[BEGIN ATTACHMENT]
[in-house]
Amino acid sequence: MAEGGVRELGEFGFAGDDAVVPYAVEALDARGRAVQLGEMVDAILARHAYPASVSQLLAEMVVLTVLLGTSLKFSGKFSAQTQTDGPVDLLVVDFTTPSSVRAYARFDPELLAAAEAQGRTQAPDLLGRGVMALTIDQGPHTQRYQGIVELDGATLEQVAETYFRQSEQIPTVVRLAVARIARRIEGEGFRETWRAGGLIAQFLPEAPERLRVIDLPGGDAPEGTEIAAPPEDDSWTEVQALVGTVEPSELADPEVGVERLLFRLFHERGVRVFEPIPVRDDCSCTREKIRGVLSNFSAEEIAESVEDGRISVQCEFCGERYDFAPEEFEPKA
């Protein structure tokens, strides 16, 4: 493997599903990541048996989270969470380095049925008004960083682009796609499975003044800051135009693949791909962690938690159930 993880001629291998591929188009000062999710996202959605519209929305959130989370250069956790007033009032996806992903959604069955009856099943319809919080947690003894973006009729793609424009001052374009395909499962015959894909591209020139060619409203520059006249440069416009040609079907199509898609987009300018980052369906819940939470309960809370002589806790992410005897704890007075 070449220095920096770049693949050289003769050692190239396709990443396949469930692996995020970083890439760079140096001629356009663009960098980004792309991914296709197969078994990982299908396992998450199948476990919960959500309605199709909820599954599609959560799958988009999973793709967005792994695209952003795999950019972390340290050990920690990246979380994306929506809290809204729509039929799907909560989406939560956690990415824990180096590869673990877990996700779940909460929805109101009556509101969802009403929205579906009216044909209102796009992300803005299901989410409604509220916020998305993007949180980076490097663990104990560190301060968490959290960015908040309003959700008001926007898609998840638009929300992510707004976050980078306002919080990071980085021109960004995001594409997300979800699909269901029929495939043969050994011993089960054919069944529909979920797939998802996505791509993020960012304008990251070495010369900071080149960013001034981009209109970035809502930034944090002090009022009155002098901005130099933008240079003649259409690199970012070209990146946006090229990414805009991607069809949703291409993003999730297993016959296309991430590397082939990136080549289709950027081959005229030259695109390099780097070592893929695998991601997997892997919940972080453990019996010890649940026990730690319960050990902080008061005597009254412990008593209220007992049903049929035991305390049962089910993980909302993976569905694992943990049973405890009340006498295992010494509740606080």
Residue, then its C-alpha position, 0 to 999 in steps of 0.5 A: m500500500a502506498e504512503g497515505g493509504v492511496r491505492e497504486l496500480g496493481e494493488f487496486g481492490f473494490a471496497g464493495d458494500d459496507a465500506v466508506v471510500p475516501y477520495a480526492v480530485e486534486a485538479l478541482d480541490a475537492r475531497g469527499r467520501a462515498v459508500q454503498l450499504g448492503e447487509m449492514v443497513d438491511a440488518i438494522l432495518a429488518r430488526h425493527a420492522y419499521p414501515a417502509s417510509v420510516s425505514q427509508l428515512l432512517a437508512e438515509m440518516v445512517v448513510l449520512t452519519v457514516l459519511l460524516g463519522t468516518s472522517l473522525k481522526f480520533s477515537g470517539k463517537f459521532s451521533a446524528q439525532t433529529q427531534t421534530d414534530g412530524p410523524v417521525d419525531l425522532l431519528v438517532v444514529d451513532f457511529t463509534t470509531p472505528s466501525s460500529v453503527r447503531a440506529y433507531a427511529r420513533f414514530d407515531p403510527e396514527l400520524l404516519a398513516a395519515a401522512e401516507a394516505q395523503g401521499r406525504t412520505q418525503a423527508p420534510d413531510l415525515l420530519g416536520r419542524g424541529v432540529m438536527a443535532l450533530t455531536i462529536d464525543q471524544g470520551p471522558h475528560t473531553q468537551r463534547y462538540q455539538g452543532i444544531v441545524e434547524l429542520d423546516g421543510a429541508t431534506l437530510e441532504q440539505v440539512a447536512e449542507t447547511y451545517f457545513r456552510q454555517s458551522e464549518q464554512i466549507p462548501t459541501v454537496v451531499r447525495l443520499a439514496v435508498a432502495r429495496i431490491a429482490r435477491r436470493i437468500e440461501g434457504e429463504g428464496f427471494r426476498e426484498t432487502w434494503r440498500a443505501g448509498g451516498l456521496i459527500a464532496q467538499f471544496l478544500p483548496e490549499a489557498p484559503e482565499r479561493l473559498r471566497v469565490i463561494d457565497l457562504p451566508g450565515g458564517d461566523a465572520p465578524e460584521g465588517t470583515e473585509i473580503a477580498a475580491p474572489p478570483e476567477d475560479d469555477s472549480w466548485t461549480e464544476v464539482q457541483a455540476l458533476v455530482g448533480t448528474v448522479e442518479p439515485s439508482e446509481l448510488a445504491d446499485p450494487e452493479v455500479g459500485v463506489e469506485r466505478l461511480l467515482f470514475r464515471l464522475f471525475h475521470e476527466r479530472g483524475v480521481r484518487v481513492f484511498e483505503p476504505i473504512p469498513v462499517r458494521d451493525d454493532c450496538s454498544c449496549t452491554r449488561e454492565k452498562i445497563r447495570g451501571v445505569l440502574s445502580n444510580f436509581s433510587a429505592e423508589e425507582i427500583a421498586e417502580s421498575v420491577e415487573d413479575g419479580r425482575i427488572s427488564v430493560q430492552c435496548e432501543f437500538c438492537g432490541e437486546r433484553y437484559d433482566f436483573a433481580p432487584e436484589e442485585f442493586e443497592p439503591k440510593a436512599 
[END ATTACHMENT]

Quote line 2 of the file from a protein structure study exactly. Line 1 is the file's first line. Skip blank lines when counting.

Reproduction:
Amino acid sequence: MAEGGVRELGEFGFAGDDAVVPYAVEALDARGRAVQLGEMVDAILARHAYPASVSQLLAEMVVLTVLLGTSLKFSGKFSAQTQTDGPVDLLVVDFTTPSSVRAYARFDPELLAAAEAQGRTQAPDLLGRGVMALTIDQGPHTQRYQGIVELDGATLEQVAETYFRQSEQIPTVVRLAVARIARRIEGEGFRETWRAGGLIAQFLPEAPERLRVIDLPGGDAPEGTEIAAPPEDDSWTEVQALVGTVEPSELADPEVGVERLLFRLFHERGVRVFEPIPVRDDCSCTREKIRGVLSNFSAEEIAESVEDGRISVQCEFCGERYDFAPEEFEPKA